Software architecture, to me, is about making decisions that give you options in the future but with little cost. I talk about this in my post: What is Software Architecture?

Systems need to evolve. Technology changes, businesses change, industry changes, your system needs to change.

Do I think of myself a software architect? No, not really. It’s always been apart of my role. Thinking about decomposing systems, how a system should function, how the business works, and how to model that is always been apart of my role. I understand there are folks with the title of “Software Architect,” and I think that’s a role that can exist in certain situations, but I do think everyone can have a role in architecture and design on a team. Even if that’s understanding the reasons why certain decisions were made.


So, how did I end up creating videos on YouTube about software architecture and design? The primary reason, and why I still do it today, is that I think there is a lack of good content on the topic.

There’s too much emphasis on “how” and not enough on “why”.

I create videos that I would want to watch. They aren’t for everyone, and that’s fine. They aren’t for people that want the “show me the codez!” videos.

I absolutely show code in some videos, and it’s for illustration purposes to explain a concept. Not surprisingly, although I show code in C#, there’s a large number of viewers who do not use C# at all.

I said there’s a lack of good because there’s also a lot of content that is, to me, misleading, bad, clickbait, and incorrect. Does that mean that everything I post is correct? No. Because of that I only post videos/blogs that I’m confident in based on my experience. My lane is software architecture and design. I post content around it based on all my 20+ years of experience.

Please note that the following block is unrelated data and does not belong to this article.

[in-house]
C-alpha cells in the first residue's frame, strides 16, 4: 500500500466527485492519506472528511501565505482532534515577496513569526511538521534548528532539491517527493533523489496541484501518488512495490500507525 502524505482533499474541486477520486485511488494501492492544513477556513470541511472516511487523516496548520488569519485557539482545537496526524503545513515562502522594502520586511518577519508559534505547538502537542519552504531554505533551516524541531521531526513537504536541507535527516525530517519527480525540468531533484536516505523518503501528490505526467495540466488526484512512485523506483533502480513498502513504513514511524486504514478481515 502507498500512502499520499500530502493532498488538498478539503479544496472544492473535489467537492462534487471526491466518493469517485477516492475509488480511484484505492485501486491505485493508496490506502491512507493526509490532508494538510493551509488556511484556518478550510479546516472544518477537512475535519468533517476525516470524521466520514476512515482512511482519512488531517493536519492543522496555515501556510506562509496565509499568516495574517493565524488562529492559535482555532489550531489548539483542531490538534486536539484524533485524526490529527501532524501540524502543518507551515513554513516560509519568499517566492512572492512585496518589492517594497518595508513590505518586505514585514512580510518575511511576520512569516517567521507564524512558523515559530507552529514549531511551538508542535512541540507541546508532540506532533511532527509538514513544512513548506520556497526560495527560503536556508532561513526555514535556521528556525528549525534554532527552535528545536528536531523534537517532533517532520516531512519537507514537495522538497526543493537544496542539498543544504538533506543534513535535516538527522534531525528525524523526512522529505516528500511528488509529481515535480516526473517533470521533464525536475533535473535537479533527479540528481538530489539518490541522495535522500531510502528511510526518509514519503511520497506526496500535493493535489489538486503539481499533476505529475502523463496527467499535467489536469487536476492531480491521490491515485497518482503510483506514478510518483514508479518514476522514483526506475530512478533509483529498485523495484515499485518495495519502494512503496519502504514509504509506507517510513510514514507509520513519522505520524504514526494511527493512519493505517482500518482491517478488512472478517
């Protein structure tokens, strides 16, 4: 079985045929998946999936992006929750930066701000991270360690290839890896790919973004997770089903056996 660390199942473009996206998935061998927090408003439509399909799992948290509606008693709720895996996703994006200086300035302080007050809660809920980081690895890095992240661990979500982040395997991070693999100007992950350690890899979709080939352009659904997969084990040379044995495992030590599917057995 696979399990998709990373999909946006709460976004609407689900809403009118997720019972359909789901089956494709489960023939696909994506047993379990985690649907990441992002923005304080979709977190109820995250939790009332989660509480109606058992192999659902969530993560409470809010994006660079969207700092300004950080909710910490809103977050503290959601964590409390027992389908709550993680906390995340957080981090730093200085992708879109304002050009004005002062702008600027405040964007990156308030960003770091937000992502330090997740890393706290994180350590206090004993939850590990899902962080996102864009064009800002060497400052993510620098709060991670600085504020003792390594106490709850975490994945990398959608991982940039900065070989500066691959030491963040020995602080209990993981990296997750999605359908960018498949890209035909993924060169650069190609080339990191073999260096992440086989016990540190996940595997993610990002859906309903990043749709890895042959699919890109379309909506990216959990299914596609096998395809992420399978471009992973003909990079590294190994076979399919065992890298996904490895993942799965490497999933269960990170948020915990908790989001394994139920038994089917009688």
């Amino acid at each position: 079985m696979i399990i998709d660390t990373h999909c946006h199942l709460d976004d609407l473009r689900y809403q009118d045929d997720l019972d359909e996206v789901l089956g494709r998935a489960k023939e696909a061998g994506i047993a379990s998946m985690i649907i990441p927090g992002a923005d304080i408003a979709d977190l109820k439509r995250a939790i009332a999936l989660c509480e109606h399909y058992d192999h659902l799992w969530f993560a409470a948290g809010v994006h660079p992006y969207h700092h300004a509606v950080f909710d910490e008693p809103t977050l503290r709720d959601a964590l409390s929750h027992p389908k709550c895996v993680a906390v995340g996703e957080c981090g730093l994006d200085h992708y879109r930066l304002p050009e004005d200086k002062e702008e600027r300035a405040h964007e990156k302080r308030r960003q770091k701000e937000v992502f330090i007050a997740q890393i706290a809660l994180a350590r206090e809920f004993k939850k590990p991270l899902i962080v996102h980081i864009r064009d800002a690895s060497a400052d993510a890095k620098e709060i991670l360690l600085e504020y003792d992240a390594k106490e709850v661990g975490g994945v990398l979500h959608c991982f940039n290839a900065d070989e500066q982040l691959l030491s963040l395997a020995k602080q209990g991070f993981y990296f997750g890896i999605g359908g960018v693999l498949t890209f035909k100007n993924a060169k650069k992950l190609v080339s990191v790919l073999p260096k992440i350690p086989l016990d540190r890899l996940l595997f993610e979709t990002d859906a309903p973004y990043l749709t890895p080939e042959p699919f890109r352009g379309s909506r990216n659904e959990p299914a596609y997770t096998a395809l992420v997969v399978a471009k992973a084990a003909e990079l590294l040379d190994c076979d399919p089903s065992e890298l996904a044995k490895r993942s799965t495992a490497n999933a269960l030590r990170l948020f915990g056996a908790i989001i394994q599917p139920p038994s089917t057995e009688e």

Hopefully, what I post will resonate, and like the YouTube comment above, hopefully, you’ll get an “aha” moment, just like I have from other folks I mentioned above.

Good luck on your journey!


Developer-level members of my Patreon or YouTube channel get access to a private Discord server to chat with other developers about Software Architecture and Design and access to source code for any working demo application I post on my blog or YouTube. Check out my Patreon or YouTube Membership for more info.

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Have you replaced your DB because of the Repository Pattern?

Have you been able to replace your database implementation transparently because of the use of the repository pattern? While this is a controversial question and topic, I will explain why it doesn’t need to be. Sure, you’re creating an abstraction, but an abstraction around what?


Check out my YouTube channel, where I post all kinds of content accompanying my posts, including this video showing everything in this post.

Repository Pattern

First, we need to agree on the definition of the Repository Pattern. I will use the definition in the Patterns of Enterprise Application Architecture.

Conceptually, a Repository encapsulates the set of objects persisted in a data store and the operations performed over them, providing a more object-oriented view of the persistence layer.

I think everyone can agree on that definition, but I think some of the confusion is around what a “set of objects” means. What type of objects are we talking about?

I’ve found two ways people think about objects in a repository. The first is thinking of them as a data model. It represents how you persist data in your data store and the mapping that goes along.

The second group of people comes at it from a Domain Driven Design perspective and thinks about a domain model of aggregates composed of entities and value objects.

There are generally, these two sides view a repository differently, hence why the use of a repository can become a hot topic.


On the surface, you might think of an aggregate or a data model with some hierarchy as being the same. But there’s a difference.

In the example above, I have a repository that fetches a basket and its collection of basket items. This object model hierarchy sure looks like an aggregate.

However, the difference between an aggregate and a data model is behaviors.


With an aggregate, you’re exposing behaviors to make state changes. An aggregate represents a consistency boundary. The root entity is the entry point to invoke behaviors that will make changes to the state of the aggregate as a whole. Because of this, it’s also the place where business rules are enforced.